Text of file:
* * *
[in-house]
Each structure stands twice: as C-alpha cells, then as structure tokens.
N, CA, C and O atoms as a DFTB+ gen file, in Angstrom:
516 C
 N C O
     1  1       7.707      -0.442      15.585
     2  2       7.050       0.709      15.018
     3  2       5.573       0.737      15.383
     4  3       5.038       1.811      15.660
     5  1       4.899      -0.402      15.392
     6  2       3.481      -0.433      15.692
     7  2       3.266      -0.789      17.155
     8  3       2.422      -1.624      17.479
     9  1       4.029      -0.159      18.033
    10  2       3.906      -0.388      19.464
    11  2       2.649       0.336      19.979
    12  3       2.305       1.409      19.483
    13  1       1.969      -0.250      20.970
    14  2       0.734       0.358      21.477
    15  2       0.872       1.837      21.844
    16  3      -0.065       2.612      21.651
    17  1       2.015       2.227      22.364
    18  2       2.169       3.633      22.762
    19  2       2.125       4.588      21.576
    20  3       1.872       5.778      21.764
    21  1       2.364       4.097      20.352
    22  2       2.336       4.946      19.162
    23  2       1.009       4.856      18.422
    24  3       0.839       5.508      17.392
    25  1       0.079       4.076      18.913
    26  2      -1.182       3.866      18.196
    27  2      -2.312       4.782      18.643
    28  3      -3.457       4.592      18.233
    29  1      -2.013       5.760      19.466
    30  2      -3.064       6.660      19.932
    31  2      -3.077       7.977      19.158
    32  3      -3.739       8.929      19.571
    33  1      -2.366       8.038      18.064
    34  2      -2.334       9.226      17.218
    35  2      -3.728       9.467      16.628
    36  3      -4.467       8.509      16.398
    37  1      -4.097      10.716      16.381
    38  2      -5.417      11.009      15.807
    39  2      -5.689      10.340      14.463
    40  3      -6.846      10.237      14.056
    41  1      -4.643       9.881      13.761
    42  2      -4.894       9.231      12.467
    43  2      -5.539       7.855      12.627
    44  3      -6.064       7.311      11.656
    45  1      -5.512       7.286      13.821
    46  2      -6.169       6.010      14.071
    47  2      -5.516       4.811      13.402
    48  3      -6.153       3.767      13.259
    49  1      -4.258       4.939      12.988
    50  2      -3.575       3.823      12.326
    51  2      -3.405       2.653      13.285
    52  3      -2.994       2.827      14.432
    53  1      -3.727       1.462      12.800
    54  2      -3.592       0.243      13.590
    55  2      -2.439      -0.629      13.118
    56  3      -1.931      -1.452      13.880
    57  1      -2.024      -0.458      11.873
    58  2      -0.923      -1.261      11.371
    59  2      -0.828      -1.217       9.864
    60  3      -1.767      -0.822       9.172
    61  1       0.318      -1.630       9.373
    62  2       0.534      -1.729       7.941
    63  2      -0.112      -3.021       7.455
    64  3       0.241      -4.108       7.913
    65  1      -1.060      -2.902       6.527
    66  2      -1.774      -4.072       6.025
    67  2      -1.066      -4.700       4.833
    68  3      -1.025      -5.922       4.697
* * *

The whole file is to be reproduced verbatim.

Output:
[in-house]
Each structure stands twice: as C-alpha cells, then as structure tokens.
N, CA, C and O atoms as a DFTB+ gen file, in Angstrom:
516 C
 N C O
     1  1       7.707      -0.442      15.585
     2  2       7.050       0.709      15.018
     3  2       5.573       0.737      15.383
     4  3       5.038       1.811      15.660
     5  1       4.899      -0.402      15.392
     6  2       3.481      -0.433      15.692
     7  2       3.266      -0.789      17.155
     8  3       2.422      -1.624      17.479
     9  1       4.029      -0.159      18.033
    10  2       3.906      -0.388      19.464
    11  2       2.649       0.336      19.979
    12  3       2.305       1.409      19.483
    13  1       1.969      -0.250      20.970
    14  2       0.734       0.358      21.477
    15  2       0.872       1.837      21.844
    16  3      -0.065       2.612      21.651
    17  1       2.015       2.227      22.364
    18  2       2.169       3.633      22.762
    19  2       2.125       4.588      21.576
    20  3       1.872       5.778      21.764
    21  1       2.364       4.097      20.352
    22  2       2.336       4.946      19.162
    23  2       1.009       4.856      18.422
    24  3       0.839       5.508      17.392
    25  1       0.079       4.076      18.913
    26  2      -1.182       3.866      18.196
    27  2      -2.312       4.782      18.643
    28  3      -3.457       4.592      18.233
    29  1      -2.013       5.760      19.466
    30  2      -3.064       6.660      19.932
    31  2      -3.077       7.977      19.158
    32  3      -3.739       8.929      19.571
    33  1      -2.366       8.038      18.064
    34  2      -2.334       9.226      17.218
    35  2      -3.728       9.467      16.628
    36  3      -4.467       8.509      16.398
    37  1      -4.097      10.716      16.381
    38  2      -5.417      11.009      15.807
    39  2      -5.689      10.340      14.463
    40  3      -6.846      10.237      14.056
    41  1      -4.643       9.881      13.761
    42  2      -4.894       9.231      12.467
    43  2      -5.539       7.855      12.627
    44  3      -6.064       7.311      11.656
    45  1      -5.512       7.286      13.821
    46  2      -6.169       6.010      14.071
    47  2      -5.516       4.811      13.402
    48  3      -6.153       3.767      13.259
    49  1      -4.258       4.939      12.988
    50  2      -3.575       3.823      12.326
    51  2      -3.405       2.653      13.285
    52  3      -2.994       2.827      14.432
    53  1      -3.727       1.462      12.800
    54  2      -3.592       0.243      13.590
    55  2      -2.439      -0.629      13.118
    56  3      -1.931      -1.452      13.880
    57  1      -2.024      -0.458      11.873
    58  2      -0.923      -1.261      11.371
    59  2      -0.828      -1.217       9.864
    60  3      -1.767      -0.822       9.172
    61  1       0.318      -1.630       9.373
    62  2       0.534      -1.729       7.941
    63  2      -0.112      -3.021       7.455
    64  3       0.241      -4.108       7.913
    65  1      -1.060      -2.902       6.527
    66  2      -1.774      -4.072       6.025
    67  2      -1.066      -4.700       4.833
    68  3      -1.025      -5.922       4.697